"Titanic" as Big as its Name

By Areon Ives

Director James Cameron's $200 million epic "Titanic," starring Leonardo DiCaprio and the Oscar-nominated Kate Winslet is a colossal achievement-a unique gem of a film, an example of everything gone right in a movie.

Since its initial week, "Titanic" has earned approximately $20 million per week, garnering a monstrous $427 million in 11 weeks. Currently it stands 2nd all-time in domestic gross, behind only "Star Wars," which it will soon surpass. It won a number of Golden Globe Awards, including Best Picture and Best Director; and on February 10th it received 14 Academy Award nominations, the most for any film in 48 years.

Despite all the publicity and praise the film has received, none of that can truly capture just how great this film is. It's important to note that this is not a disaster film: it is first and foremost a romance. Cameron penned the script for this film, in addition to directing, producing, and editing. It is the story of rich, first-class Rose Dewitt-Bukater (Winslet) and the young man from steerage with whom she falls in love, Jack Dawson (DiCaprio). Rose does not want to marry the man she is engaged to, Calvert Huxley (played brilliantly by Billy Zane). The romance between Rose and Jack unfolds aboard the doomed ship.

As one would expect in the most expensive movie ever made, "Titanic" boasts incredible special effects, dazzling sets and amazing historical accuracy. Ultimately it's the romance that makes this movie great. It is because we care so much about what happens to Jack and Rose that "Titanic" is so compelling. We see the disaster through their eyes and we fear the Titanic's imminent demise because we are afraid for them.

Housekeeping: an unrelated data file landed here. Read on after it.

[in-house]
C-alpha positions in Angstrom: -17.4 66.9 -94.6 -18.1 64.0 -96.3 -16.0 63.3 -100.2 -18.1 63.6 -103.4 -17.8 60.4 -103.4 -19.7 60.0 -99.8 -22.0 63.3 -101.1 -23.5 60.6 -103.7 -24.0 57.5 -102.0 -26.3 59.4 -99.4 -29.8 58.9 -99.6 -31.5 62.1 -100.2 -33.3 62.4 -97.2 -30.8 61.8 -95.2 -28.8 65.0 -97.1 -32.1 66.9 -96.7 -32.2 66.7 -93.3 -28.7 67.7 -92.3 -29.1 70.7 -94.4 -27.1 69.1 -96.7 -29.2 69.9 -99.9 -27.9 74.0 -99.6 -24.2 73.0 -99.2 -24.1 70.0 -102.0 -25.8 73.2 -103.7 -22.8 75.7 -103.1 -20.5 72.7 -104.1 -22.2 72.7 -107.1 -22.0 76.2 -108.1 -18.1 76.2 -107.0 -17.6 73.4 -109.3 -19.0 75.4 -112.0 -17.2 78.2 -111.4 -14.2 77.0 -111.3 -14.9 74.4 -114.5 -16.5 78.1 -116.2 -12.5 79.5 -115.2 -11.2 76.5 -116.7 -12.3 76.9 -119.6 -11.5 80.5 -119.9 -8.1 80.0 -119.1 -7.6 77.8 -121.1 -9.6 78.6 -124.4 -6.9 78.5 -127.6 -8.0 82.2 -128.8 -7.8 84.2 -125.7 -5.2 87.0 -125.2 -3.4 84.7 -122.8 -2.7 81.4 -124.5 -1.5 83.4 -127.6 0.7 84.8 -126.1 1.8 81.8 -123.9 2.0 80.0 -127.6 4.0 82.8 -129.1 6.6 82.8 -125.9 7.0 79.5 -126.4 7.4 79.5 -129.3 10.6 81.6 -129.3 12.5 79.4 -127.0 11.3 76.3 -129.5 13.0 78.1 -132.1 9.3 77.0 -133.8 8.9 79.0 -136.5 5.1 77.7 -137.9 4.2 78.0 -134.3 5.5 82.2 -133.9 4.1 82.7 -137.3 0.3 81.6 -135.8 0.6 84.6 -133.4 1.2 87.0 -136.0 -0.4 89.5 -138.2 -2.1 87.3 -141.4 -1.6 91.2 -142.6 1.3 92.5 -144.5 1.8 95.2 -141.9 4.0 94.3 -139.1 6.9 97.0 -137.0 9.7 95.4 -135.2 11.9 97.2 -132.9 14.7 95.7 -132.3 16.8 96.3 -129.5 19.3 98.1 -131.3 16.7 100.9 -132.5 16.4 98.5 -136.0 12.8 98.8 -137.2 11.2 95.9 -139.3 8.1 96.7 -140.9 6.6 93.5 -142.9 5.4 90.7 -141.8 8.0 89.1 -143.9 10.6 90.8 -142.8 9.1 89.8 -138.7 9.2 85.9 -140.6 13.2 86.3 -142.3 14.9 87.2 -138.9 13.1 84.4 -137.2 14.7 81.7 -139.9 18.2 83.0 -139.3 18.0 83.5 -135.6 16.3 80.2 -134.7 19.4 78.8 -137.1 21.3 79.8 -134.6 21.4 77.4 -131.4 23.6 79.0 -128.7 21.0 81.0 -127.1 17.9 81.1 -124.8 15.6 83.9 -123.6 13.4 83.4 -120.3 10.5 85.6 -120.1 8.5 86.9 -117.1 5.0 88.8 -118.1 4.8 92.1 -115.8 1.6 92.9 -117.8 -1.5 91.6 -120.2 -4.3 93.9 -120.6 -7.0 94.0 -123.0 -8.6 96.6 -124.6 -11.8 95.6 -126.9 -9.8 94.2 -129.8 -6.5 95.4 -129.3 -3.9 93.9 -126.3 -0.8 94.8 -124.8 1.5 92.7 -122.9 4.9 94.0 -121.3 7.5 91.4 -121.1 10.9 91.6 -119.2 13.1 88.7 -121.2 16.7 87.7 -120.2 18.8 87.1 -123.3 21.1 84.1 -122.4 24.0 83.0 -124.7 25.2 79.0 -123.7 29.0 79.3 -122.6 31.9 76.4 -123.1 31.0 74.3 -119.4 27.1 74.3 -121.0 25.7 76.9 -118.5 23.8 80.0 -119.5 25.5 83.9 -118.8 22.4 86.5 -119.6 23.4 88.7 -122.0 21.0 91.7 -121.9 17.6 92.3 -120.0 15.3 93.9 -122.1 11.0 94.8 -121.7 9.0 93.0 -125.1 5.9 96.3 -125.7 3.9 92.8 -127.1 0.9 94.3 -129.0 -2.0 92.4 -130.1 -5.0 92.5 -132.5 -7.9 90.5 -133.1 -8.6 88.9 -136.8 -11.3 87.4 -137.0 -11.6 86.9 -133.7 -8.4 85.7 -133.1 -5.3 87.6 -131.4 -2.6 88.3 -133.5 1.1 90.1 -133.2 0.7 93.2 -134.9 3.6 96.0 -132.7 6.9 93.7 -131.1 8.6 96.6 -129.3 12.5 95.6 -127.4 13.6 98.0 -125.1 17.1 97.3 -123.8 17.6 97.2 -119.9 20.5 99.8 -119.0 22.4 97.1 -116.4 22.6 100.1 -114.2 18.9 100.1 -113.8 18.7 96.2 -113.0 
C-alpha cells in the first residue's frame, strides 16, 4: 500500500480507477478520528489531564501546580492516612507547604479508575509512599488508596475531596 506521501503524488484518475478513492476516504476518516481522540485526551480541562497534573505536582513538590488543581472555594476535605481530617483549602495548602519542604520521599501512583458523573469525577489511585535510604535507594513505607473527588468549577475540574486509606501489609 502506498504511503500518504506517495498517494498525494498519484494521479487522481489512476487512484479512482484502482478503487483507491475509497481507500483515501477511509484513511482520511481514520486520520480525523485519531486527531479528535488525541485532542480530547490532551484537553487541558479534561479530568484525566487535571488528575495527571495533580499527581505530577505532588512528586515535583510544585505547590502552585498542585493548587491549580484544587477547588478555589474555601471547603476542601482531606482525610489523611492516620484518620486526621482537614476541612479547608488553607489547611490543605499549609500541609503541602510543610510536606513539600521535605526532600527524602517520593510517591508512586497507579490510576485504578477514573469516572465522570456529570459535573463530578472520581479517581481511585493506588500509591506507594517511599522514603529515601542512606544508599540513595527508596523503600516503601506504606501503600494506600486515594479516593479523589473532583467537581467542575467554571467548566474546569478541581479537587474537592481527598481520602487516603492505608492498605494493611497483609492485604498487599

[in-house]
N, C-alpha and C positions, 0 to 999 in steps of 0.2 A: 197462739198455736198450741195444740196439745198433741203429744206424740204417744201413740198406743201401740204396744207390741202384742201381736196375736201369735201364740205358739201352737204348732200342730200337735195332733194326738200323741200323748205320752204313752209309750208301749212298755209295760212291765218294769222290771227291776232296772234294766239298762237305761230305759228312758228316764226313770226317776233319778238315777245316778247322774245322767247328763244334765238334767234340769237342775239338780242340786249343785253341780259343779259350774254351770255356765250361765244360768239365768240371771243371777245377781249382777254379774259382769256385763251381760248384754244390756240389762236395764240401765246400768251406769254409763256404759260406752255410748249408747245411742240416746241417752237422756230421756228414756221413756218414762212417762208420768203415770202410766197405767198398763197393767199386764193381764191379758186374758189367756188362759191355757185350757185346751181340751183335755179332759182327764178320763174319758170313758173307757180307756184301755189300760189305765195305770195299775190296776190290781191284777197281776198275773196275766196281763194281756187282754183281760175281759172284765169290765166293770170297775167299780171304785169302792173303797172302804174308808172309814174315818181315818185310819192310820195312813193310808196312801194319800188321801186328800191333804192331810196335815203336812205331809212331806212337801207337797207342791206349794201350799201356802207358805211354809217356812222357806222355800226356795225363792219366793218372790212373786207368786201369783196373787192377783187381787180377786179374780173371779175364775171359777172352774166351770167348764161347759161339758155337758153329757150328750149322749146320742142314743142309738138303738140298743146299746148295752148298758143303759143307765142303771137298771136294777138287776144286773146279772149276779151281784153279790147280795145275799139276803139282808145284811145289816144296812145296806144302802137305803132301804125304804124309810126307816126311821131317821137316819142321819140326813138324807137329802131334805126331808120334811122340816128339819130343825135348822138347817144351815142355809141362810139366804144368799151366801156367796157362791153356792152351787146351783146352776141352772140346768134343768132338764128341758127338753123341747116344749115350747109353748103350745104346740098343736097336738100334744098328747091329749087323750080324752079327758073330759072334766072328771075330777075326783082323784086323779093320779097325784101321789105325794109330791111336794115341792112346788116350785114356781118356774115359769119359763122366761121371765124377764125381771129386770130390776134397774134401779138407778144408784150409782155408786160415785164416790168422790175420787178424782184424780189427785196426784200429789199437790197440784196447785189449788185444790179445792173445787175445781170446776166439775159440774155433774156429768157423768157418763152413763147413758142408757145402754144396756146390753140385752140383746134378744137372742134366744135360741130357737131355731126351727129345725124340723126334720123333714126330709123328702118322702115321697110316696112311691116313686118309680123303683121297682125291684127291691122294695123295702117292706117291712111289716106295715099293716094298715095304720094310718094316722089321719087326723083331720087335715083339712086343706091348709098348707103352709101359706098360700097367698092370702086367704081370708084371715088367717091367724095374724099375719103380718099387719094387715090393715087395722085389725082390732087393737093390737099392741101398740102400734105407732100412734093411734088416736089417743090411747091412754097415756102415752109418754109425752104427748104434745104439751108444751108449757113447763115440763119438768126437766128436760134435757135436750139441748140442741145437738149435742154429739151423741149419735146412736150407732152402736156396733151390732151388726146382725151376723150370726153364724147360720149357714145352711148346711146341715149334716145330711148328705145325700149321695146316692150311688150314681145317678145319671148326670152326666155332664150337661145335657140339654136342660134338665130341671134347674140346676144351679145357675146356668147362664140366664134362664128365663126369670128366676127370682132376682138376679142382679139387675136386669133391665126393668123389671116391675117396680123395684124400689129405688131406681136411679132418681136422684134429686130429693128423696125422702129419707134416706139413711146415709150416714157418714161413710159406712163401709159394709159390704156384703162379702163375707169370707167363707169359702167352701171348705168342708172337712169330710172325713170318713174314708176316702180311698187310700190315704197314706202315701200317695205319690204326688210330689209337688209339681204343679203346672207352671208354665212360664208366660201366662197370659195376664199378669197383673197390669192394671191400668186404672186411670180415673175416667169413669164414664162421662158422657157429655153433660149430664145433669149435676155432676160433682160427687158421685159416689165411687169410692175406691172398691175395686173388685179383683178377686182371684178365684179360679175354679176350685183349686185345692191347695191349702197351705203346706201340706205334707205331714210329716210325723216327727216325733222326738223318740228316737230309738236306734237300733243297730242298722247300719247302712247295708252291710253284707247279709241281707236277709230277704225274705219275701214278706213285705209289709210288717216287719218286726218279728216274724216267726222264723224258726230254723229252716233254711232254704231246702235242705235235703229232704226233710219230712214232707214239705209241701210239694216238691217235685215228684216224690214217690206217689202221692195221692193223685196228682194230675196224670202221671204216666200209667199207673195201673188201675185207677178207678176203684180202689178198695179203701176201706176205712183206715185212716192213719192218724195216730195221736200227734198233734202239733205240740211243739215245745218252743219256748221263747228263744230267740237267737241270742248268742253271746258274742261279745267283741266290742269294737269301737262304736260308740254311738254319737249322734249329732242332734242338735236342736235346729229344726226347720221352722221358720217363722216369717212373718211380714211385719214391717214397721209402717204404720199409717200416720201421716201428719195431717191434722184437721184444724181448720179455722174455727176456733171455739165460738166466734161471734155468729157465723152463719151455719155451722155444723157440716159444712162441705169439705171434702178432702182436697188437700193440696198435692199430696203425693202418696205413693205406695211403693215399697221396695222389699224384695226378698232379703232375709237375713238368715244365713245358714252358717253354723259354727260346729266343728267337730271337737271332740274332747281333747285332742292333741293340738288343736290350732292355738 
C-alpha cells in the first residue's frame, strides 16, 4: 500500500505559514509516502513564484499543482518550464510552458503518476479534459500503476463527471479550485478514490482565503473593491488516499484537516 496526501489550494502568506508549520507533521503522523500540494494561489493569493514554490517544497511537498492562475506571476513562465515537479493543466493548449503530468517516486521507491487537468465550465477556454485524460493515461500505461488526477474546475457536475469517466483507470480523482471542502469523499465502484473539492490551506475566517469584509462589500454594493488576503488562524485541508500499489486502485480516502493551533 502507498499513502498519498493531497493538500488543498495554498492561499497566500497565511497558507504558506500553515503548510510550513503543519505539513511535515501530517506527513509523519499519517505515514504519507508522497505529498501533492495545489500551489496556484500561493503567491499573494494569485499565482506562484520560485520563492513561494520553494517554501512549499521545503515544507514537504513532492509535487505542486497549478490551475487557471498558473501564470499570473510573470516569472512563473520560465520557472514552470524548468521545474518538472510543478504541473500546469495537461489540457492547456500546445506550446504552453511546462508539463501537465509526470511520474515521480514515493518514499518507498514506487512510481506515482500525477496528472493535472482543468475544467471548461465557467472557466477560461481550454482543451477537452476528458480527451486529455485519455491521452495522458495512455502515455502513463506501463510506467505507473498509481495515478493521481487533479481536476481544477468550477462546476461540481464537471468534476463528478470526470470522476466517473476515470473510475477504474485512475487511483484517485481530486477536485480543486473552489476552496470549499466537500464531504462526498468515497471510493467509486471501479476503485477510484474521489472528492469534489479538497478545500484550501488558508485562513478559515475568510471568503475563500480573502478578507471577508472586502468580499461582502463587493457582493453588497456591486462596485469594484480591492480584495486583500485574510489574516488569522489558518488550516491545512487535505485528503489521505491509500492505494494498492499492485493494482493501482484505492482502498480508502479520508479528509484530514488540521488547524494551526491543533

There are so many great moments in this movie, from the awesome sinking of the ship at the end to the captivating romance and the beautiful soundtrack to the ghostly dissolves from sunken wreck to the new Titanic in all its glory. The truth is that everything went right about this movie. DiCaprio and Winslet have received much publicity for their outstanding performances, as has Gloria Stuart, who plays old Rose. However, Billy Zane should be acknowledged for his despicable Cal Huxley. One feels genuine disdain for the character, culminating with his unbelievable act to get into a life boat.

"Titanic" is what great films are: more than just a film; it is an enthralling three hour heart-wrenching experience, an exploration of love, of human arrogance, and, ultimately, of heroism. It is a film about the human experience, done perfectly, with great performances by all involved. "Titanic" is historically accurate with attention to the little details as well as the big ones.

Is it any wonder that this film has captured our hearts for the last 11 weeks?


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